B.F. Skinner, the psychologist and social philosopher, had an idea about how to bring about world peace. It involved teaching pigeons to guide missiles.
Skinner isn’t the big name today that he was in the middle 20th century. He was a Harvard professor then, a pioneer of the study of behaviorism. But he was also a gifted animal trainer. By day, in his lab, he worked out the fastest ways to train rats and pigeons to pull levers and push buttons. By night, he trained his children’s kittens to play the piano. He taught the family beagle hide and seek.
An advocate of positive reinforcement training, he focused on rewarding behaviors that he wanted; by calculating what is rewarding to an animal and then doling out and withholding reward strategically, it’s possible to coax an endless array of behaviors without any kind of force. It’s a method of animal training that has long been used by marine animal trainers who work with creatures that are too big and powerful to be easily coerced with punishment.
Today, most positive reinforcement dog training is done using a clicker, which is a handheld noise maker, or some other signal that’s been repeatedly paired with a reward. I train dogs by using the sharp clicking noise to pinpoint the moment that something has been done correctly. The noise is always backed up with a reward, just like a poker chip has meaning because it can always be cashed in for a dollar amount. Desired behaviors are positively reinforced; non-reinforced responses tend to go away, just like you’d probably stop showing up at work if your paychecks were cut off.
The word “positive” simply means that something is added to the equation. It has nothing to do with keeping a good attitude. Indeed, it has nothing to do with actual good doing. Jesus used positive reinforcement to influence people, but so did Hitler.
In the 1930s, when B.F. Skinner first started outlining the workings of this kind of conditioning, he founded a school of philosophy called Radical Behaviorism. At its foundation it’s the idea that it is easier to manipulate surroundings in order to control how we will behave than it is to try to peer inside the brain and psychoanalyze in order to affect change in ourselves or others. It’s about looking outward, not inward, to solve problems. In his science fiction novel Walden Two, Skinner produced a template for how to create a small utopian community governed by behaviorists implementing the methods of positive reinforcement. Critics called it “fascism without tears.” Others compared his community to a really big dog obedience class.
People were scared because the implications of manipulating people through conditioning meant bad things for the American idea of free will. No one wants to think they’re easily manipulated. But we are. Sure, we all make choices, but those choices are usually made because they’ve been reinforced in some way, or because it’s a choice that will avoid punishment. We’re always going towards what feels good. By controlling the outcomes of people’s behaviors through calculated reinforcement, Skinner believed people could be helped to live happier, safer, healthier lives.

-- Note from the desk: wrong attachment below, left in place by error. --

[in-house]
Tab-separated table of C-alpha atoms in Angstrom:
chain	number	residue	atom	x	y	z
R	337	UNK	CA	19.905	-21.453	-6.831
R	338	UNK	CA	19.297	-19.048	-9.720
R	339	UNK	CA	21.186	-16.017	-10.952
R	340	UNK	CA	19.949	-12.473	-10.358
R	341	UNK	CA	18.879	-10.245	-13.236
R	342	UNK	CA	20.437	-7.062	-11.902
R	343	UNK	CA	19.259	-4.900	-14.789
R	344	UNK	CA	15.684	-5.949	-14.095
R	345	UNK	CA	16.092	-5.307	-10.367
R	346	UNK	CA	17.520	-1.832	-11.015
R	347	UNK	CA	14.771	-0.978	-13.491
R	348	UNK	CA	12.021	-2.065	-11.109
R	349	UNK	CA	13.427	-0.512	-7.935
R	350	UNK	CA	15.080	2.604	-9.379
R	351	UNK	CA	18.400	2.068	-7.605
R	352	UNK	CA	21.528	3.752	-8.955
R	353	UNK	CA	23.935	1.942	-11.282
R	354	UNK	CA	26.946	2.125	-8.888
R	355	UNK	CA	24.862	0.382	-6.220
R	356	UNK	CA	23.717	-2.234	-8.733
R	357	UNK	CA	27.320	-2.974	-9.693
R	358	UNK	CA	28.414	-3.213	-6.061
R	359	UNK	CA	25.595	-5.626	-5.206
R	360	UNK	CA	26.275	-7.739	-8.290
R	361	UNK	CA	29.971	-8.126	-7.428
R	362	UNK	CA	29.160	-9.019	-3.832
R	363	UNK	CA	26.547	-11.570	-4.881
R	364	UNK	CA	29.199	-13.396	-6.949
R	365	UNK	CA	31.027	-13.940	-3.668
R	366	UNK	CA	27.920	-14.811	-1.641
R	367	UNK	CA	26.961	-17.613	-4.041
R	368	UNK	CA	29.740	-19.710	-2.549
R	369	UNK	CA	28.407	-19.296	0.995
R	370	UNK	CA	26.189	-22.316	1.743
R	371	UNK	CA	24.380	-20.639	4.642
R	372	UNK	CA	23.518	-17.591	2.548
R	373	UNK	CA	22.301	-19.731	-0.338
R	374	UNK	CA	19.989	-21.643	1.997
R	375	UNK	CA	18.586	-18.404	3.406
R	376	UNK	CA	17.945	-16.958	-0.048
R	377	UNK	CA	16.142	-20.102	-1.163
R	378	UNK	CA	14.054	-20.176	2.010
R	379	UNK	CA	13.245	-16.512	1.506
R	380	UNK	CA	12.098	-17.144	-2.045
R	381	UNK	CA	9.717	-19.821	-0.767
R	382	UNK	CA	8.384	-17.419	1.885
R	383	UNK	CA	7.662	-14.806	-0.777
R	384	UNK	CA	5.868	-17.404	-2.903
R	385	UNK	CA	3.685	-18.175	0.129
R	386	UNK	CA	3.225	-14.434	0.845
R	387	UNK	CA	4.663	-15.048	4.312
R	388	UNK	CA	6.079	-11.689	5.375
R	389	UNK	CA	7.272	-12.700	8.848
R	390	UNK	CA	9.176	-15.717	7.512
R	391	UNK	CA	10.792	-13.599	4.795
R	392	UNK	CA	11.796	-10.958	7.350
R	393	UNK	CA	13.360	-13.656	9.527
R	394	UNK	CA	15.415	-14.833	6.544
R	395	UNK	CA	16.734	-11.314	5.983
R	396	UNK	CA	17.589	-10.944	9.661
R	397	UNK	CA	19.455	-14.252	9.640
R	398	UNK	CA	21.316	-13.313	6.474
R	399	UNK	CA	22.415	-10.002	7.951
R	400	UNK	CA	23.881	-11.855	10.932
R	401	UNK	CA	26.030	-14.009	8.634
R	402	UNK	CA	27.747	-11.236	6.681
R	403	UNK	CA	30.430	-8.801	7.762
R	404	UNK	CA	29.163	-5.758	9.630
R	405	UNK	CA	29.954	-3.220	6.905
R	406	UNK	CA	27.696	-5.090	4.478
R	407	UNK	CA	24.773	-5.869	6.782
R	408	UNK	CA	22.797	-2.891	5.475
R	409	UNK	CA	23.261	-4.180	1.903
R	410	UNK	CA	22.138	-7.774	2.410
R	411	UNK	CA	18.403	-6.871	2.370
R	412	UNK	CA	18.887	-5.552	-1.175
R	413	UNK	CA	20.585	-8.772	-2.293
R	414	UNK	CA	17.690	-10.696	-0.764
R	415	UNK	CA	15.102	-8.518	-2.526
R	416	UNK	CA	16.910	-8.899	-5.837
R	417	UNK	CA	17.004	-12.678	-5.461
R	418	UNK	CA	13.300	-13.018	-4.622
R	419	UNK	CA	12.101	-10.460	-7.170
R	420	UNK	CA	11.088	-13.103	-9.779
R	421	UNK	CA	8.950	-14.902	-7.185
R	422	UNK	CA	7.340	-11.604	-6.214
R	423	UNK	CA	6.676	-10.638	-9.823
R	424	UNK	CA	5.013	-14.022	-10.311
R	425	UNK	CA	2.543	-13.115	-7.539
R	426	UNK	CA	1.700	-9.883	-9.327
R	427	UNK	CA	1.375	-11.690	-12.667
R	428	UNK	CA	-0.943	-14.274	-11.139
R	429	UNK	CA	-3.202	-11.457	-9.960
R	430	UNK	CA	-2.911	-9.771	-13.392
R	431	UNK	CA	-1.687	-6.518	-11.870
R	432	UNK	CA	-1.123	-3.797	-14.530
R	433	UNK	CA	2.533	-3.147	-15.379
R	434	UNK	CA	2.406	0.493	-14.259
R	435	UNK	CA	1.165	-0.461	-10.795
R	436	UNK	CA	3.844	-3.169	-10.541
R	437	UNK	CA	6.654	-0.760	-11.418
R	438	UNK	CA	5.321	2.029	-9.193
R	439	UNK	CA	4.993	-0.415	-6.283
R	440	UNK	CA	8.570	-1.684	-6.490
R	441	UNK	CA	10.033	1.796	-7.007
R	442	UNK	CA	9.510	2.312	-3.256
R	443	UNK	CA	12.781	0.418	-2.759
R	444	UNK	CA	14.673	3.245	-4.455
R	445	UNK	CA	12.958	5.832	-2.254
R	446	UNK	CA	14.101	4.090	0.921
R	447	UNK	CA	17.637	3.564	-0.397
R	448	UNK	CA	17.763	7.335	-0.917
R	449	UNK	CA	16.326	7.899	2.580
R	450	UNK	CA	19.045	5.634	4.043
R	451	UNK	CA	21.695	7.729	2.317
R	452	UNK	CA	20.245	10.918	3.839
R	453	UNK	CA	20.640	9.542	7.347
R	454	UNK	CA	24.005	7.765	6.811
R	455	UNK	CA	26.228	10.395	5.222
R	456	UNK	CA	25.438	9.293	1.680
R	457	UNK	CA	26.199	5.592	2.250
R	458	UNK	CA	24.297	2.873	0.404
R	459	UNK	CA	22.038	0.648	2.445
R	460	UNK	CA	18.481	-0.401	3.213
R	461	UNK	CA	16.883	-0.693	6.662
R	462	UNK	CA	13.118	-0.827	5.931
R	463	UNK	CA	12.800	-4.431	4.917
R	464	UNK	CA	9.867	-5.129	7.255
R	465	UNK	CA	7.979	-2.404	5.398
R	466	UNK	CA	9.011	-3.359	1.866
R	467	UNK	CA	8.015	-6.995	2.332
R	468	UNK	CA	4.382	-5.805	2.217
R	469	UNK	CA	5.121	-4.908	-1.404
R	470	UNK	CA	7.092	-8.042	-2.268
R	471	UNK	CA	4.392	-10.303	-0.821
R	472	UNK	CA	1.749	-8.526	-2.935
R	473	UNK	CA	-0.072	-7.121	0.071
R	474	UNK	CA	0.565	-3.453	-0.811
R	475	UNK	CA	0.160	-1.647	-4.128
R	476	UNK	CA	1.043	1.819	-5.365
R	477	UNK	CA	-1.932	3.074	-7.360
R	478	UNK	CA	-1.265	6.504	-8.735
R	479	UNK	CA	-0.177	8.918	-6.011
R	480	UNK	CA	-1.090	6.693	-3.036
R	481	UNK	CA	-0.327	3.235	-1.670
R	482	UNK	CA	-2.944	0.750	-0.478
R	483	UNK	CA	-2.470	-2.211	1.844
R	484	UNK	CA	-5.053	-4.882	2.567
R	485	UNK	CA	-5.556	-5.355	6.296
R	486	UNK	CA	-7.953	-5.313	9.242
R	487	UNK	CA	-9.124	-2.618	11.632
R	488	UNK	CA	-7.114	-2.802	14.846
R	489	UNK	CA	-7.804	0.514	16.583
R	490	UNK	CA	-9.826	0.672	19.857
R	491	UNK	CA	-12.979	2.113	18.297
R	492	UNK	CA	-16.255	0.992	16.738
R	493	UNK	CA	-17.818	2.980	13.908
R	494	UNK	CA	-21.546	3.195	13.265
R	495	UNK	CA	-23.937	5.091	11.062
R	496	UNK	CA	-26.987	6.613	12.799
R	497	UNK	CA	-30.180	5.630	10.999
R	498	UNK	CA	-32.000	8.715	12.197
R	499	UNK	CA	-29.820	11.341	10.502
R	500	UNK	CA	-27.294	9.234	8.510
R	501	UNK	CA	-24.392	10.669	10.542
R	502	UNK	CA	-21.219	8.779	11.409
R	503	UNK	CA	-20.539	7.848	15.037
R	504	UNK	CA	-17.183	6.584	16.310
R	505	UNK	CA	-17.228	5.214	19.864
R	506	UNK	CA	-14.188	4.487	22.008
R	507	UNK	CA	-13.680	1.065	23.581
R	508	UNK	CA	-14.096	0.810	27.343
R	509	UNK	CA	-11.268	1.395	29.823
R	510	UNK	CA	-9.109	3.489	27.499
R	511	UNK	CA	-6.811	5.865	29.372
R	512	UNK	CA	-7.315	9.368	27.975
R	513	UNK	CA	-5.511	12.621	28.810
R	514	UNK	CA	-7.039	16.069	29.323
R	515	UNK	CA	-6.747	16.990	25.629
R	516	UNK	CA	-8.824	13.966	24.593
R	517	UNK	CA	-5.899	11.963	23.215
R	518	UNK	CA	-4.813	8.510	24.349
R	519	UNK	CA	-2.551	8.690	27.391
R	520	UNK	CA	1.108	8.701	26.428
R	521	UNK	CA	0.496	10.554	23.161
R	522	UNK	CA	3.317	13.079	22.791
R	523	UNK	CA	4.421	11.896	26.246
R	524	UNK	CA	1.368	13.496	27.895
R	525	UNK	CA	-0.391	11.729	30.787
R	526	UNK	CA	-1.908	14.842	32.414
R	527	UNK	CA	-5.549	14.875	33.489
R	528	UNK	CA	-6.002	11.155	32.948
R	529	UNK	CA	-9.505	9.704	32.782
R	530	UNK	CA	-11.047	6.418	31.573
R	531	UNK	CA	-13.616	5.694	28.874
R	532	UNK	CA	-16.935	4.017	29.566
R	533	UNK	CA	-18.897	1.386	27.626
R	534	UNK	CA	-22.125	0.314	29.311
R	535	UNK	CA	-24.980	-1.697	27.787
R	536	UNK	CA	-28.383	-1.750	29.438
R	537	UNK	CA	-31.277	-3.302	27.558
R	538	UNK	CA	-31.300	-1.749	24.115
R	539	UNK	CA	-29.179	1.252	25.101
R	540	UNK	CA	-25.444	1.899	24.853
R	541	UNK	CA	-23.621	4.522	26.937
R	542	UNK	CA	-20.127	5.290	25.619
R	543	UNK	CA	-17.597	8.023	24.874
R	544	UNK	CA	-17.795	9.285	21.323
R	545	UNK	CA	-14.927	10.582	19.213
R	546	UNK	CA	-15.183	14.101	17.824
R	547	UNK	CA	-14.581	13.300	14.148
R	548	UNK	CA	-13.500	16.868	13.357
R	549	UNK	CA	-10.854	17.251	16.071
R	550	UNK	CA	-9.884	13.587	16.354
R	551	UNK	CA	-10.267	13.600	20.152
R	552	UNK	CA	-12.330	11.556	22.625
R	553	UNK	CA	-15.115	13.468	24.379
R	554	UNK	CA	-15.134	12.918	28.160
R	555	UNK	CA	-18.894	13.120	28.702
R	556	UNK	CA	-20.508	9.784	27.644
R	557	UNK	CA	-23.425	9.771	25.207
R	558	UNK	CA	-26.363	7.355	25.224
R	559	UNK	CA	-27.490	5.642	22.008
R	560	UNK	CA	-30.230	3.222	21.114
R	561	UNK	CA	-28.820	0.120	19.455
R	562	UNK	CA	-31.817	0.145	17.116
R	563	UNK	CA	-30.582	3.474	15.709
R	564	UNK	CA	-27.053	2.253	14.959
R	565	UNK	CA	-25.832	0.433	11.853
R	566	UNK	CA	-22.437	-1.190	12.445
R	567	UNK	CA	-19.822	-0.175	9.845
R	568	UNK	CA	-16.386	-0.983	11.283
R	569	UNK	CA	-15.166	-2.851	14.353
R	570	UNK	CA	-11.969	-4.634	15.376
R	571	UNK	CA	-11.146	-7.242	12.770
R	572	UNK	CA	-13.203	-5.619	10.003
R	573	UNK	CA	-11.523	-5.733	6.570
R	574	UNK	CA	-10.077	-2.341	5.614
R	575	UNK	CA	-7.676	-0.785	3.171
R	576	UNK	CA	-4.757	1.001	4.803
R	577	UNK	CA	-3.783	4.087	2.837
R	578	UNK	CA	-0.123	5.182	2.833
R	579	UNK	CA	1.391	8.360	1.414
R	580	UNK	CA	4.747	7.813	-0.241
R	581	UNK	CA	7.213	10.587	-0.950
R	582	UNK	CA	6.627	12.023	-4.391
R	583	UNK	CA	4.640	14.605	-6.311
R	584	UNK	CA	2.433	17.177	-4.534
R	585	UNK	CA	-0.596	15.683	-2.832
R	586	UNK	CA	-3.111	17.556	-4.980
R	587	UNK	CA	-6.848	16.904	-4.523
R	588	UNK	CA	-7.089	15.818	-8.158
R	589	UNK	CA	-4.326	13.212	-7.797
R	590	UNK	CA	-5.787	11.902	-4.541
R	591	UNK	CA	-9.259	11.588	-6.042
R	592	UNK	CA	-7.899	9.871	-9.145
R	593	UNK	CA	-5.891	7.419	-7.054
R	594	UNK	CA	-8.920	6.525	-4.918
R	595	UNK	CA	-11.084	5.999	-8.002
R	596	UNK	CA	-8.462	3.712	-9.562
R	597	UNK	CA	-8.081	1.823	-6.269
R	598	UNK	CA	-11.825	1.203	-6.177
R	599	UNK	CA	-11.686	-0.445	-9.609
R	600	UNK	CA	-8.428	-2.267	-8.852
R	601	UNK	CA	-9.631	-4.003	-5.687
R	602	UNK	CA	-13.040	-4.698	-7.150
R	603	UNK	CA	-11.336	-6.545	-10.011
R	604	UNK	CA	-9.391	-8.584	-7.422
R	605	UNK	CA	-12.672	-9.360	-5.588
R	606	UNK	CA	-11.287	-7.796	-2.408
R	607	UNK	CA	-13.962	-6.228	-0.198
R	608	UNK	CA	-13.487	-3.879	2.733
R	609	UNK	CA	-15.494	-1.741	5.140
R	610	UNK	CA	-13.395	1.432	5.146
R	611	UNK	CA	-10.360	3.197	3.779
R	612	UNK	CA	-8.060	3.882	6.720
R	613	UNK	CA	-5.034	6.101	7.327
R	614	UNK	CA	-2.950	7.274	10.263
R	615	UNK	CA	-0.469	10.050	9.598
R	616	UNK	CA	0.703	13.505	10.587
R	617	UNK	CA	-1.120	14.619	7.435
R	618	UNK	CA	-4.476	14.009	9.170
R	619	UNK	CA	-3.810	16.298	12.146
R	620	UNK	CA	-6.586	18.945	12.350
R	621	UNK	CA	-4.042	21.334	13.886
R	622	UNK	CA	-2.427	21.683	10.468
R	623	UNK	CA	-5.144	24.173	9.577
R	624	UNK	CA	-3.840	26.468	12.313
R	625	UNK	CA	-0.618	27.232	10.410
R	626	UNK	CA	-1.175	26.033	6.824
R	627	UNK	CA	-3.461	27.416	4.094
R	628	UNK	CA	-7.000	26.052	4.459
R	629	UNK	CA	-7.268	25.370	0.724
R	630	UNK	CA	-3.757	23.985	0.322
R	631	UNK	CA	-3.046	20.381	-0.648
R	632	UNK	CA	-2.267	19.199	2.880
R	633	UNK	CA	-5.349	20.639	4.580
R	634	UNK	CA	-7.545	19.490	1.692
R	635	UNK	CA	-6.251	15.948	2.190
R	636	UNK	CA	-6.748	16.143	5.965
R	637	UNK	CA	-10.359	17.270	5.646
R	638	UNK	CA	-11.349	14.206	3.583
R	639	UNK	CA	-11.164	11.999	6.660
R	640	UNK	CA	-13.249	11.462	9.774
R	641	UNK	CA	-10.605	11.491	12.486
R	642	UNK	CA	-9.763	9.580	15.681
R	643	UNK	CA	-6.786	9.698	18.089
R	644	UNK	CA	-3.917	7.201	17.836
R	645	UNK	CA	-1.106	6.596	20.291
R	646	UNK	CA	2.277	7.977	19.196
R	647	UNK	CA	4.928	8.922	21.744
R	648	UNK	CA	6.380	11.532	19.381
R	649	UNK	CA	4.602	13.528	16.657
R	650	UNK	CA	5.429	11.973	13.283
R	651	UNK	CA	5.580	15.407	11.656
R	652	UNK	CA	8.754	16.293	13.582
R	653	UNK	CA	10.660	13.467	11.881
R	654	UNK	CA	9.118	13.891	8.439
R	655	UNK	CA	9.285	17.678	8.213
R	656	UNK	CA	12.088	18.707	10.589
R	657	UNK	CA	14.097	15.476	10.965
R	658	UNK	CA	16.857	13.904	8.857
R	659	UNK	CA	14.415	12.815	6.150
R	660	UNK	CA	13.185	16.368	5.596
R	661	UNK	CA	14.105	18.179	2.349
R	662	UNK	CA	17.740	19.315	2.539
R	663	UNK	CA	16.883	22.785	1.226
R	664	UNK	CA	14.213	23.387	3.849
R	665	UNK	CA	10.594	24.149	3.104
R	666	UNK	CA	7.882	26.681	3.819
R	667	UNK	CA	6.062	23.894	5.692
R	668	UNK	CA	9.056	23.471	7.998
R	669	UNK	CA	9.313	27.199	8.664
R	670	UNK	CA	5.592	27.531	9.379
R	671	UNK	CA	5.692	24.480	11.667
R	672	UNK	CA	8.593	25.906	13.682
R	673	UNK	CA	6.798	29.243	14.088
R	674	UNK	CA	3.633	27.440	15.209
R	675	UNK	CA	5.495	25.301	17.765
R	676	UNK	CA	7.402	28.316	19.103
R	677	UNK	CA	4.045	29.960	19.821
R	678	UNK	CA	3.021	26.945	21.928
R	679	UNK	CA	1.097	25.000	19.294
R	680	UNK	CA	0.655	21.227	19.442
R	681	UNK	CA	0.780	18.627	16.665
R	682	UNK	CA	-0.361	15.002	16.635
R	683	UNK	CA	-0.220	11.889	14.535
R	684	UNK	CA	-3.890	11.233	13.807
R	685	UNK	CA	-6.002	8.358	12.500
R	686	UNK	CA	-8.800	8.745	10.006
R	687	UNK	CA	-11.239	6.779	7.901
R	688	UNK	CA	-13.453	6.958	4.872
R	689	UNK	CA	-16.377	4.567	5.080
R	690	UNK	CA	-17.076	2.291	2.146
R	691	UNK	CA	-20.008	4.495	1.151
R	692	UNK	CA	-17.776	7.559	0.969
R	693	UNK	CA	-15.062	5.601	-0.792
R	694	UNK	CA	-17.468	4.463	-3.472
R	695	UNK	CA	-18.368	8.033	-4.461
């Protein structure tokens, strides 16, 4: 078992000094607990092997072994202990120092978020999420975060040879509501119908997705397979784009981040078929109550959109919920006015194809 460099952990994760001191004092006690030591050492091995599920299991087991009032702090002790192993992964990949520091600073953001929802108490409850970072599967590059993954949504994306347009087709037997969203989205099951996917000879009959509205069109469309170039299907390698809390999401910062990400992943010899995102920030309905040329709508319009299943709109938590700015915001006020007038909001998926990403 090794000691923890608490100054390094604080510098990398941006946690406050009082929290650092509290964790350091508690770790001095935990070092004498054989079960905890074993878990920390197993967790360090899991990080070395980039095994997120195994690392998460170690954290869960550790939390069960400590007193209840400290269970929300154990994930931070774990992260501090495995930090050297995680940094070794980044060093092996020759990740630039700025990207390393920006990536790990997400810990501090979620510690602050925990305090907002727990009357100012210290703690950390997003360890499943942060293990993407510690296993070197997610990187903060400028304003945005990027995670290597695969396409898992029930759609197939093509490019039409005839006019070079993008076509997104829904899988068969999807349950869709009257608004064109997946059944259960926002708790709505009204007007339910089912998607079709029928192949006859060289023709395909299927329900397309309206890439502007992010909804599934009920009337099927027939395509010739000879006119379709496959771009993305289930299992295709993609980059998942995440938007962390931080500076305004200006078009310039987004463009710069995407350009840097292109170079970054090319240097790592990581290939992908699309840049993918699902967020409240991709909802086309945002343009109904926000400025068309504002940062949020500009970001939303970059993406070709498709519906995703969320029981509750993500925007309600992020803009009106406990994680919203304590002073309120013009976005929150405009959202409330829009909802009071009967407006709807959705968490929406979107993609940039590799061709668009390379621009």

PIGEONS LEARN JUST LIKE WE DO
In Skinner’s perfect world, war would be unnecessary. But his ideas about using positive reinforcement to manipulate people in order to levy world peace were largely dismissed when he first voiced them in the early 1940s. There were some factions of individuals who attempted to build their own Walden Twos, but the government wasn’t offering them subsidies. However, when the young professor suggested that positive reinforcement could be used to train pigeons to guide missiles, the National Defense Research Committee took notice.
The three screens of the pigeon missile nose cone. A pigeon was placed behind each screen
With the aforementioned clicker system now widely used to train dogs, Skinner taught pigeons to peck at a small, moving point placed under a glass screen. He suggested that the birds could be put in missiles with a screen inside; a distant enemy plane would look like a speck on the glass, and would cause the birds to peck. The movement of their necks could then be translated into navigational directions for the missiles. As long as their pecks stayed in the center of the screen, the missile would fly straight; off-center pecks would cause the screen to tilt, which would then cause the missile to change course. If properly trained, the birds could aim at their targets with machine-like precision, even if exposed to extreme noise or atmospheric pressure.
While working on the secretive Project Pigeon (later called Project Orcon, for “organic control”), Skinner taught pigeons to reliably peck at a spot – one bird was trained to peck at an image more than 10,000 times in 45 minutes – but that was the least of his feats. He trained them to read, hit ping-pong balls, and play the piano. After the attack on Pearl Harbor, the NDRC contracted General Mills to work on the idea with Skinner, but while they contributed $25,000 to the research, they neglected to give Skinner’s team any sample target images or specifications about what kind of missile or pigeon carriers would be used. In short, the humans screwed up.
Skinner’s biographer Daniel Bjork notes that the failure of Project Pigeon was likely linked to the fact that it was happening concurrently with the Manhattan Project; compared to the power of a potential nuclear weapon, animal-led warfare seemed anachronistic and silly. The kamikaze pigeons never flew. Instead, we dropped the bomb on Hiroshima.
Today, several Skinner disciples teach periodic workshops to demonstrate the power of operant conditioning by showing people how to “clicker train” a chicken to peck at a spot. Here, a chicken has just been taught to differentiate between two shapes